Memory rule-of-thumb: as long as the installed memory is roughly the same as the total scratch size, more memory offers no further improvement.
Hard drives rule-of-thumb: three drives is near-optimal (perfect for the four-bay Mac Pro), but four to six drives can improve performance further for larger workloads.
Adding 32GB memory did not improve performance for diglloyd Medium, because 16GB was already adequate for Mac OS X to cache the data written to the scratch disk by Photoshop. Determining the scratch size requirements is essential to knowing how much memory is needed (see earlier discussion).
It’s not a mistake that the 32GB configuration is slightly slower thanthe16GBconfigurationon diglloydMedium: a Photoshop CS4 bug actually reduces the memory Photoshop will let itself use (2,810 instead of 3,072MB).
Choice of hard drive brand/model
Forget about Firewire 800 and USB 2.0—they are useless for high performance. Use SATA (standard and inexpensive) or SAS (special hardware, expensive). Only SATA drives were tested here. Among SATA drives, the choice of brand/model has a significant influence on speed, but speed also varies depending on whether built-in SATA ports/bays are used or what brand of SATA card and external enclosure are used.
Performance is best with current model high-capacity hard drives (1TB) with 32MB on-board caches. Lower-capacity and/or older drives don’t perform as well. Table 2 shows the performance realized with various brands/models of hard drives. There is only a 13% gap in performance between the fastest and slowest 1TB hard drives, so a cost difference of up to 50% may be a deciding factor for some users.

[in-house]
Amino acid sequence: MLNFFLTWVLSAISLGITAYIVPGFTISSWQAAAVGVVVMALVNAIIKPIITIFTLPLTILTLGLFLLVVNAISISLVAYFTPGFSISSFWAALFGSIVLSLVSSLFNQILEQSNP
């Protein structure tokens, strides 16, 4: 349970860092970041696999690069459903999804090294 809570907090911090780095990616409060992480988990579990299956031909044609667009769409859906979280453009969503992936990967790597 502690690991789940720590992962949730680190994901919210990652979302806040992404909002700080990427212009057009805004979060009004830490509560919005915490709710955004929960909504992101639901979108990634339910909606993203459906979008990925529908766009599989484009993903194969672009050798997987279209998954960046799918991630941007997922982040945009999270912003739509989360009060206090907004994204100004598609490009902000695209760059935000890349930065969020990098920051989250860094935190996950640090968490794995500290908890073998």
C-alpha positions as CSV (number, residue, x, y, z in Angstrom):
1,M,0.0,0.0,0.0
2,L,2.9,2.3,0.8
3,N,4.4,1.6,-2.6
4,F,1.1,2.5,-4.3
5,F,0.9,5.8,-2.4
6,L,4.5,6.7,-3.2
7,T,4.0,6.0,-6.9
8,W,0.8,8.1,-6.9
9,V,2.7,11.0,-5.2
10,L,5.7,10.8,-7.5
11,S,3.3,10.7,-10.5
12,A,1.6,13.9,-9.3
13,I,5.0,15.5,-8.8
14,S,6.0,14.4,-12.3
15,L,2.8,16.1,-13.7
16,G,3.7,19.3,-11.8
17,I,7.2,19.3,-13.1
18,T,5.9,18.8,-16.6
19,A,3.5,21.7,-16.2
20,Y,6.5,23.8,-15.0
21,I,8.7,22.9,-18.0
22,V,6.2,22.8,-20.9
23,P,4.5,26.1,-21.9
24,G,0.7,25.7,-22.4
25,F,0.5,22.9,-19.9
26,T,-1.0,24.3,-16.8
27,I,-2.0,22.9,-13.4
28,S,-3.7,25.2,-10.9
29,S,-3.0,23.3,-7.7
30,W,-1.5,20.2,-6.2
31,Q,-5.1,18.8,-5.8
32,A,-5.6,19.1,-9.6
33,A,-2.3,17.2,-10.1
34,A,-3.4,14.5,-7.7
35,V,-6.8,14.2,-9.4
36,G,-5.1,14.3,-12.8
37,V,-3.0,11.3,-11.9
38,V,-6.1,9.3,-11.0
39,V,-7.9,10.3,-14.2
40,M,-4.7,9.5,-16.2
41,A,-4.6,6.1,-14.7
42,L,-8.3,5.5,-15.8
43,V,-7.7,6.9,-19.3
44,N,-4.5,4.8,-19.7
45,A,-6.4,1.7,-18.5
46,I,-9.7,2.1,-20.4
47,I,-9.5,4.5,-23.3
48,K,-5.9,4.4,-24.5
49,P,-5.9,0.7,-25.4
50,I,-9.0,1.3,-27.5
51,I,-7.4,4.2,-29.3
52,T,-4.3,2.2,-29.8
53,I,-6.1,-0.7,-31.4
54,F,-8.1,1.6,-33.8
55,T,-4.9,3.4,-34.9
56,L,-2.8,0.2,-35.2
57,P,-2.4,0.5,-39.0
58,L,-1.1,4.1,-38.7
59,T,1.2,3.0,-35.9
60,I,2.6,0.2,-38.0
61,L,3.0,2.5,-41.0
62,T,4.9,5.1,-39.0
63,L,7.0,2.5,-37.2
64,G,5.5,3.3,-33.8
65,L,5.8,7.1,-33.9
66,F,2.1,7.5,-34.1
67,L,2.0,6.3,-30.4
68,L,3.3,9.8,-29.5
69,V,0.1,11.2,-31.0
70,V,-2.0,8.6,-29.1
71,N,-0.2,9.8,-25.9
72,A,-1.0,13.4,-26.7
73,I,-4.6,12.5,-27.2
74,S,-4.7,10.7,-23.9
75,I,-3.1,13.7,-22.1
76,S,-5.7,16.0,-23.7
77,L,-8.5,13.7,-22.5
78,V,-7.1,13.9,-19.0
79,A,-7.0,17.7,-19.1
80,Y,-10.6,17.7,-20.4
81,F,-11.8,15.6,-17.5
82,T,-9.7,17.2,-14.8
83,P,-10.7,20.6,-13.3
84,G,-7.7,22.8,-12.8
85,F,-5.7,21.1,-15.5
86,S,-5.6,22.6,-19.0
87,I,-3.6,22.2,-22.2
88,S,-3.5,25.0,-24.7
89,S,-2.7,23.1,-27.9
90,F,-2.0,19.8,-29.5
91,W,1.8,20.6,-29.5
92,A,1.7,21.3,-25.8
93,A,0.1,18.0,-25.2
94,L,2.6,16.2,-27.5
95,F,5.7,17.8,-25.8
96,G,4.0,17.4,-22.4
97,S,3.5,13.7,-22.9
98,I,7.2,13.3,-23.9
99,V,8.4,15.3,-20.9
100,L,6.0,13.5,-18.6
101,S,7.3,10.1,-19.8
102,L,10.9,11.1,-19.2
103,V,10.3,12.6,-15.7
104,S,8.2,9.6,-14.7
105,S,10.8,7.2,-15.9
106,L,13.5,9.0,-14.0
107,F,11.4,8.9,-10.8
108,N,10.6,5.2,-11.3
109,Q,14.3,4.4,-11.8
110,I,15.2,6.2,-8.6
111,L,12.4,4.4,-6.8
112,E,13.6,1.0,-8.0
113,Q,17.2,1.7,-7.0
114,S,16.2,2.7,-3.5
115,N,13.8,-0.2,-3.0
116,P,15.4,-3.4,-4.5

It’s critical to avoid “port multiplied,” e.g., PM enclosures, which throttle performance to about 220MB/sec (a single SATA cable is used,sharedbyalldrives).Thetimes in Table 2 show a 29% performance penalty for the fastest-performing
Western Digital RE3 drive used in a “port multiplied” enclosure.
Results with specialized drives such as the 10,000 rpm Western Digital Velociraptor should be excellent (not tested). However, the Velociraptor is two to three times more expensive than the 1TB drives, with 1/3 the capacity. Three of the fastest 1TB drives should easily outperform two Velociraptors, at 1/3 the expense. Be sure to use a dedicated striped RAID 0 scratch volume composed of the fastest outer tracks of each drive. Disk-drive head contention will not be an issue in Photoshop, even if the remainder of the drives stores the image files.
Test results for MacBook Pro